Large numbers of cattle moving in northern Queensland regions

Large numbers of cattle moving in north Queensland

Markets
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Stan Wallace updates news from around the traps.

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Tony Bowen, Divisional Livestock Sales Coordinator Northern Queensland – Landmark, advised me that with a disappointing result for December and January rainfall, most northern Queensland regions – in line with the vast majority of the state – have seen a very busy February, with large numbers of cattle moving.

Charters Towers Combined Agents started their weekly sales a full month earlier than previous years, kicking off before Australia Day, and saw rapid increases in numbers coming forward, quickly rising to 2500 head weekly. February also saw several live export shipments, including a couple of extra boats that were diverted to Queensland when the top end of the NT was getting a drenching.

This was a definite help, as it helped keep the demand in line with the increasing supply to some degree. The market held up well under the pressure of numbers, however the buyer pool was getting pretty thin on the ground.

A very late start to the wet has been welcomed in late February/early March, and not a moment too soon. A big patch of the Charters Towers region has received its best rain in five years, with plenty of people ending up with 8 – 12 inches (200 – 300mm) over a 10-day period, plenty more in areas. Still an odd spot missing out, but this is the most general rain for some time. Plenty of water running in creeks and gullies, and the Burdekin River has been close to lapping the Flinders Hwy bridge (outside Charters Towers) for the first time in several years.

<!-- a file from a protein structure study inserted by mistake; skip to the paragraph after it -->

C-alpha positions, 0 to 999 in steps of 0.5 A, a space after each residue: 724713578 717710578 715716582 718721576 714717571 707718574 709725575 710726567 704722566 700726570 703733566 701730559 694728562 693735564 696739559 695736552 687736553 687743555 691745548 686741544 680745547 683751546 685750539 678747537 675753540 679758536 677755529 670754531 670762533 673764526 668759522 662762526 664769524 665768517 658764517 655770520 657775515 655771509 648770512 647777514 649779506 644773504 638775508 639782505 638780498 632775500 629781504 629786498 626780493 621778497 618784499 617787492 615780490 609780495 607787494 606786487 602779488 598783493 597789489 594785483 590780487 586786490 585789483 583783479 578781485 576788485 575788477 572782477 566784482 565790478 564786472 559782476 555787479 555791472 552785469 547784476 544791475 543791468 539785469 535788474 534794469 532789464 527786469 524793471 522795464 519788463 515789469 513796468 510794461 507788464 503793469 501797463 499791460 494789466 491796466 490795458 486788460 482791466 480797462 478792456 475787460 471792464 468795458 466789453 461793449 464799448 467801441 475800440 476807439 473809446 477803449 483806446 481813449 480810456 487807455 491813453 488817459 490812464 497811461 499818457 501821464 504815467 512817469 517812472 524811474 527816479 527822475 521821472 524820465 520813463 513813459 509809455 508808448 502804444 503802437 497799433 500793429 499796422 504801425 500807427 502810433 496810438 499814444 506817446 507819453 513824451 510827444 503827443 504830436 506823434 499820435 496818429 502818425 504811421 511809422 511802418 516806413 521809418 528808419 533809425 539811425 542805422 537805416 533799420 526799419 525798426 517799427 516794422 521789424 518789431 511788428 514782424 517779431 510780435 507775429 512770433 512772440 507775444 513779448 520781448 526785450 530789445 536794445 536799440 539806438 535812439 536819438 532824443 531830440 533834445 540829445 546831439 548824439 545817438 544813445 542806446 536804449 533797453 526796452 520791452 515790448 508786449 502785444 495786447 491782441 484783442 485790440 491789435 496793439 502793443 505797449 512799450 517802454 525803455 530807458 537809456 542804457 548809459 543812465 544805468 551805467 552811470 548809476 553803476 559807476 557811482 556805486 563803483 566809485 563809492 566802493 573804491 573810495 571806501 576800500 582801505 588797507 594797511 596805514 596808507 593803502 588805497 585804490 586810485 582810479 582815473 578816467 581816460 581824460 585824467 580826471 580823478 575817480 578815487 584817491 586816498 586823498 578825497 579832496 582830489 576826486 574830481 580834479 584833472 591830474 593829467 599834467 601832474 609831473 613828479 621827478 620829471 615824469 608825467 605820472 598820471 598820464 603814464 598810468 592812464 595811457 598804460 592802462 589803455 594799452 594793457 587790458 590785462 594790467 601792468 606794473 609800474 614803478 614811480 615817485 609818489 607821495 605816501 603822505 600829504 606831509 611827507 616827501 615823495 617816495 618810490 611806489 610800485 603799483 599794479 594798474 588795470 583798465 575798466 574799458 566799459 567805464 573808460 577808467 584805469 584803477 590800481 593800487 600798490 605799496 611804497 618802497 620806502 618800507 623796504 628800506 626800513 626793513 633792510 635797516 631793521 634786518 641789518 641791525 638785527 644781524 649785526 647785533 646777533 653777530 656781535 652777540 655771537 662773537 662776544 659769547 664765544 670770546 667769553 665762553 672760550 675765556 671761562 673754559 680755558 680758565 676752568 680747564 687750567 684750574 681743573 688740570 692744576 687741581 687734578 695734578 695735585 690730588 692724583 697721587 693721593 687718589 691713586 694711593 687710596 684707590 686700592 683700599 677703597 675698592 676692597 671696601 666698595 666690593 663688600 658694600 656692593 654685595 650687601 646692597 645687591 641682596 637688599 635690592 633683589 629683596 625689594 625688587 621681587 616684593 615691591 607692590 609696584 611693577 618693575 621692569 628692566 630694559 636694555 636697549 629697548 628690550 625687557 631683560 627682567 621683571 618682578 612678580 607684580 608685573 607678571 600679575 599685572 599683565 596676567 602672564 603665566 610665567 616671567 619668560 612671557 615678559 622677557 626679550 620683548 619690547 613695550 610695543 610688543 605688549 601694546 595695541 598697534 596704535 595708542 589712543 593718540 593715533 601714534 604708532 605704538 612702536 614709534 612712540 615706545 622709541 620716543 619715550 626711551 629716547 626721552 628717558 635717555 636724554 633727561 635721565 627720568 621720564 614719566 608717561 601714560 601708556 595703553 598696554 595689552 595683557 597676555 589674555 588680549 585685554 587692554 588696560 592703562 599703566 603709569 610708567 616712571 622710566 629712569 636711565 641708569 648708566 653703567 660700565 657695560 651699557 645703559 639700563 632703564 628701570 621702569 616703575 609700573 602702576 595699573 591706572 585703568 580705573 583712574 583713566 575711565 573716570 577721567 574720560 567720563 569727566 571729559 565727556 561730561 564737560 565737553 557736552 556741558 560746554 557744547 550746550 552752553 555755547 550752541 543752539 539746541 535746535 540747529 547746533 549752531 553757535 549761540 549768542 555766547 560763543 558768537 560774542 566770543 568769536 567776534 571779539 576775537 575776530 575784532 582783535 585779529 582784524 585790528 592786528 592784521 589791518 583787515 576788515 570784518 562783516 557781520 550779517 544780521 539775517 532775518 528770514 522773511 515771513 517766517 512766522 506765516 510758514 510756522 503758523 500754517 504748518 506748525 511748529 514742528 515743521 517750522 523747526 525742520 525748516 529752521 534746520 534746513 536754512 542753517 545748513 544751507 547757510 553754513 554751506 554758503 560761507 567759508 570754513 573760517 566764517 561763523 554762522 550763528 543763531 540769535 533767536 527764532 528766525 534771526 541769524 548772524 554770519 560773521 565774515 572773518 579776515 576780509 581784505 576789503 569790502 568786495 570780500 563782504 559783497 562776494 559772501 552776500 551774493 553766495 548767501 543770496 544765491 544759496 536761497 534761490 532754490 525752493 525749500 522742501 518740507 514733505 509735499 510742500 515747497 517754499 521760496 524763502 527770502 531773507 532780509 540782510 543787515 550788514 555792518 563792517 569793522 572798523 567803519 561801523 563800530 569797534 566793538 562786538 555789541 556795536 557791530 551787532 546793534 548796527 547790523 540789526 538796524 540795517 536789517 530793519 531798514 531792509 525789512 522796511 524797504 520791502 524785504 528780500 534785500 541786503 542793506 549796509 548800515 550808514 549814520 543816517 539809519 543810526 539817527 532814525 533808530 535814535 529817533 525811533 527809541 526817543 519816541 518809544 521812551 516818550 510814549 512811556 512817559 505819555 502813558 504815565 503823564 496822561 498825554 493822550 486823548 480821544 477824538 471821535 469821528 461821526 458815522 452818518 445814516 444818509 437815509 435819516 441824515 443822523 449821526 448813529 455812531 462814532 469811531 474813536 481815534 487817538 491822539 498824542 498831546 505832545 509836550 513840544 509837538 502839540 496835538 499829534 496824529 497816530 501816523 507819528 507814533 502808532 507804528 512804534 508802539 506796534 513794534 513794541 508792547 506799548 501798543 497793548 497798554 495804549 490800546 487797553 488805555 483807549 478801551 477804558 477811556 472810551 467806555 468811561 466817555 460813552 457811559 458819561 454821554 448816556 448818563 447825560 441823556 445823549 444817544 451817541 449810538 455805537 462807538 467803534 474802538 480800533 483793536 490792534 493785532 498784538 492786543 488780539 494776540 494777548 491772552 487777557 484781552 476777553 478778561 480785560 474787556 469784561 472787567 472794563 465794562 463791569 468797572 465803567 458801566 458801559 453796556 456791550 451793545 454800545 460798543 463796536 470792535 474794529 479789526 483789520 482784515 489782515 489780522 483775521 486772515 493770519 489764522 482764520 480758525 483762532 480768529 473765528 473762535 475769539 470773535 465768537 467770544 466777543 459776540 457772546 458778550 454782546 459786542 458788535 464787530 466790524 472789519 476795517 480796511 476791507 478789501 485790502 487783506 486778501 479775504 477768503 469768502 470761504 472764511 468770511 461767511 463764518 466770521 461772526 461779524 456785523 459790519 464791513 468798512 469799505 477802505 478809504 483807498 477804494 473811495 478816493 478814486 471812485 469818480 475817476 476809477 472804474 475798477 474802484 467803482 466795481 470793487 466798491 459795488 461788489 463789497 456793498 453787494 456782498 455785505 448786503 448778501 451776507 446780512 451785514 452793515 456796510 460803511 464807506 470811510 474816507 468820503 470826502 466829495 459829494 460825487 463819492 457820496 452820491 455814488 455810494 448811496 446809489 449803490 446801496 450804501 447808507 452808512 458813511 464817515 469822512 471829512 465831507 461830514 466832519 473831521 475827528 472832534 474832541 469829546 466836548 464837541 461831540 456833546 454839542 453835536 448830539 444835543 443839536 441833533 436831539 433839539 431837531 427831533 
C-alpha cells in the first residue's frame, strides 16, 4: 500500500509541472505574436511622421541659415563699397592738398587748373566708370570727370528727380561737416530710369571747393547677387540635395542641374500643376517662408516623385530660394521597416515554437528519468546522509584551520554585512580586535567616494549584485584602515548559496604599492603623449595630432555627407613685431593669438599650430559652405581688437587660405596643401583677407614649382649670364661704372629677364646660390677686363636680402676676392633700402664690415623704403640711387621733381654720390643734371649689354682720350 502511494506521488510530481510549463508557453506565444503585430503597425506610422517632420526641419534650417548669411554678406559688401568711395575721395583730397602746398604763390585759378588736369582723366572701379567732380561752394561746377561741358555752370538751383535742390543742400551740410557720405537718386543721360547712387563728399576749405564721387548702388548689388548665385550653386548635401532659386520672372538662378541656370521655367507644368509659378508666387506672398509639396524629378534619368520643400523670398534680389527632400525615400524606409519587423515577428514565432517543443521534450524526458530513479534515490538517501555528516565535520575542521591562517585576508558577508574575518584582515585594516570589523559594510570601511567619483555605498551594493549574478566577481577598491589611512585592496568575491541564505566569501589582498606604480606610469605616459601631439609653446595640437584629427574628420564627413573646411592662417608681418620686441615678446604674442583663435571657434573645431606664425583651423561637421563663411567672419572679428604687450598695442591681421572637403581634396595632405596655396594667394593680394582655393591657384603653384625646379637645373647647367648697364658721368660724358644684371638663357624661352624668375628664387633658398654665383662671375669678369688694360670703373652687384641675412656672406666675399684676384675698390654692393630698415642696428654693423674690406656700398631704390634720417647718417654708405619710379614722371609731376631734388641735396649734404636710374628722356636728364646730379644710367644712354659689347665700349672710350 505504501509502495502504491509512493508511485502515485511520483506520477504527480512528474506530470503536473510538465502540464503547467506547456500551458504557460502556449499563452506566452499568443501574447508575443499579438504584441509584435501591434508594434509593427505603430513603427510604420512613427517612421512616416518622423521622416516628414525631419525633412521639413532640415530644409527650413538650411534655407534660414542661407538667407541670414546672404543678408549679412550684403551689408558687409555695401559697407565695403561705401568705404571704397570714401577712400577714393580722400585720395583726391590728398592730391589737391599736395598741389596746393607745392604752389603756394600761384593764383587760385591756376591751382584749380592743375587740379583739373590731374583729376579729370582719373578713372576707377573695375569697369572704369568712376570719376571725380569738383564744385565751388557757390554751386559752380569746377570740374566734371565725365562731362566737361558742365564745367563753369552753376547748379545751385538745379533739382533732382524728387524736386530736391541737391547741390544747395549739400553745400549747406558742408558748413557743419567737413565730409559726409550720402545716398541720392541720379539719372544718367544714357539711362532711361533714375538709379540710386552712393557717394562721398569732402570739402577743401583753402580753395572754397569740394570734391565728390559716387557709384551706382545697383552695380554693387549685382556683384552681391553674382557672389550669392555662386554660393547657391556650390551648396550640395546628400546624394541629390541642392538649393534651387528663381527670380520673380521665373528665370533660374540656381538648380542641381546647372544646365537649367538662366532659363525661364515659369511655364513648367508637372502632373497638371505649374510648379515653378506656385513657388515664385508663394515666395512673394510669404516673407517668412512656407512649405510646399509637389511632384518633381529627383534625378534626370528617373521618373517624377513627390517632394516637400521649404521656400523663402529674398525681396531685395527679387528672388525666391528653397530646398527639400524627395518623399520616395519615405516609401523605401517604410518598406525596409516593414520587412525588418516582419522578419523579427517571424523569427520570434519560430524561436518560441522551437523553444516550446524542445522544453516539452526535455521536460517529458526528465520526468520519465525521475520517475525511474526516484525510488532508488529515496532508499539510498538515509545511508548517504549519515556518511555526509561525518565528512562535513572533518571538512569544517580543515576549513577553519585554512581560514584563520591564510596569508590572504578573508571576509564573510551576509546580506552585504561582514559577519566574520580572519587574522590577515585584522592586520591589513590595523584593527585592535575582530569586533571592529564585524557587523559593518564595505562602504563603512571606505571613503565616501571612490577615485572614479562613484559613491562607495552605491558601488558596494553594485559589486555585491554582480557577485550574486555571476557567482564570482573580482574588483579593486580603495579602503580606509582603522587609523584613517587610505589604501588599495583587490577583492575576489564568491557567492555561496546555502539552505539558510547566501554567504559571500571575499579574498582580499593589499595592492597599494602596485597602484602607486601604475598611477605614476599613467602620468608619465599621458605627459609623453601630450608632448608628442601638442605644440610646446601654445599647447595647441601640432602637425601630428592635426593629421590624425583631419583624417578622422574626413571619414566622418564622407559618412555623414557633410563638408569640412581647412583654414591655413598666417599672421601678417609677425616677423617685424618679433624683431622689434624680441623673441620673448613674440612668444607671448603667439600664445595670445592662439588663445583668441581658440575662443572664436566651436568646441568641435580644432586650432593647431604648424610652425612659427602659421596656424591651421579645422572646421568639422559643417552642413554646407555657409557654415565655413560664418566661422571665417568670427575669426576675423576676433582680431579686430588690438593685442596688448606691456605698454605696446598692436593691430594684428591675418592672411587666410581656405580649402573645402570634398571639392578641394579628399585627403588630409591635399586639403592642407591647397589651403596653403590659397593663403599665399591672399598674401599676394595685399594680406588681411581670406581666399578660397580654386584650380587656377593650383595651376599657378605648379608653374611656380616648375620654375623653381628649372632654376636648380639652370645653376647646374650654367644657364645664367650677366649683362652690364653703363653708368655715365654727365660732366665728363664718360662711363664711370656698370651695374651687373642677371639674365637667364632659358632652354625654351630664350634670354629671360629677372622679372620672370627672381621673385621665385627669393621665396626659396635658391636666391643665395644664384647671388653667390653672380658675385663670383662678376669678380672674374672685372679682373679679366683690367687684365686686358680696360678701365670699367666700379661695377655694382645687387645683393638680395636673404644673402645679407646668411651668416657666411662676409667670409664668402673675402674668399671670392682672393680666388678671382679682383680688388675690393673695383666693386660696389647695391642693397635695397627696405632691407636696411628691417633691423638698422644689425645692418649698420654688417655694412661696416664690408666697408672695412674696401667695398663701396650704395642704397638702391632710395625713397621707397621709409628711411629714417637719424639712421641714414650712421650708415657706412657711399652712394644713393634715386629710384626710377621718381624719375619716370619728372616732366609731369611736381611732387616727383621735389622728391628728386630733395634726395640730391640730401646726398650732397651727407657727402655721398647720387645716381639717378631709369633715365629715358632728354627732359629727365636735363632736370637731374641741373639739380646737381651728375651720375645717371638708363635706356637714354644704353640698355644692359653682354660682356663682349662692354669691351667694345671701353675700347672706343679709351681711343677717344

Fingers are crossed that the predicted rain for west, and north-west Qld comes to fruition in the coming week, and that will end up with a big part of the state that was very dry having had a pretty good start. Most people are overjoyed with the rain, and pleased to not have to continue with the forced turn off of cattle that should be sold later in the year.

As some of the senior minds have reminded us, one weather event does not make a season, but this decent start has been very well received, and the fairly solid predictions of reasonable follow-up rain has the region feeling pretty confident about growing enough feed to get them through the bulk of the year.

Numbers will shorten up considerably in the short term, and the shift in supply and demand will help to stabilise prices – at the very least will stop the decline that was imminent – and as has been seen in southern regions could be expected to have a  positive influence on the market.

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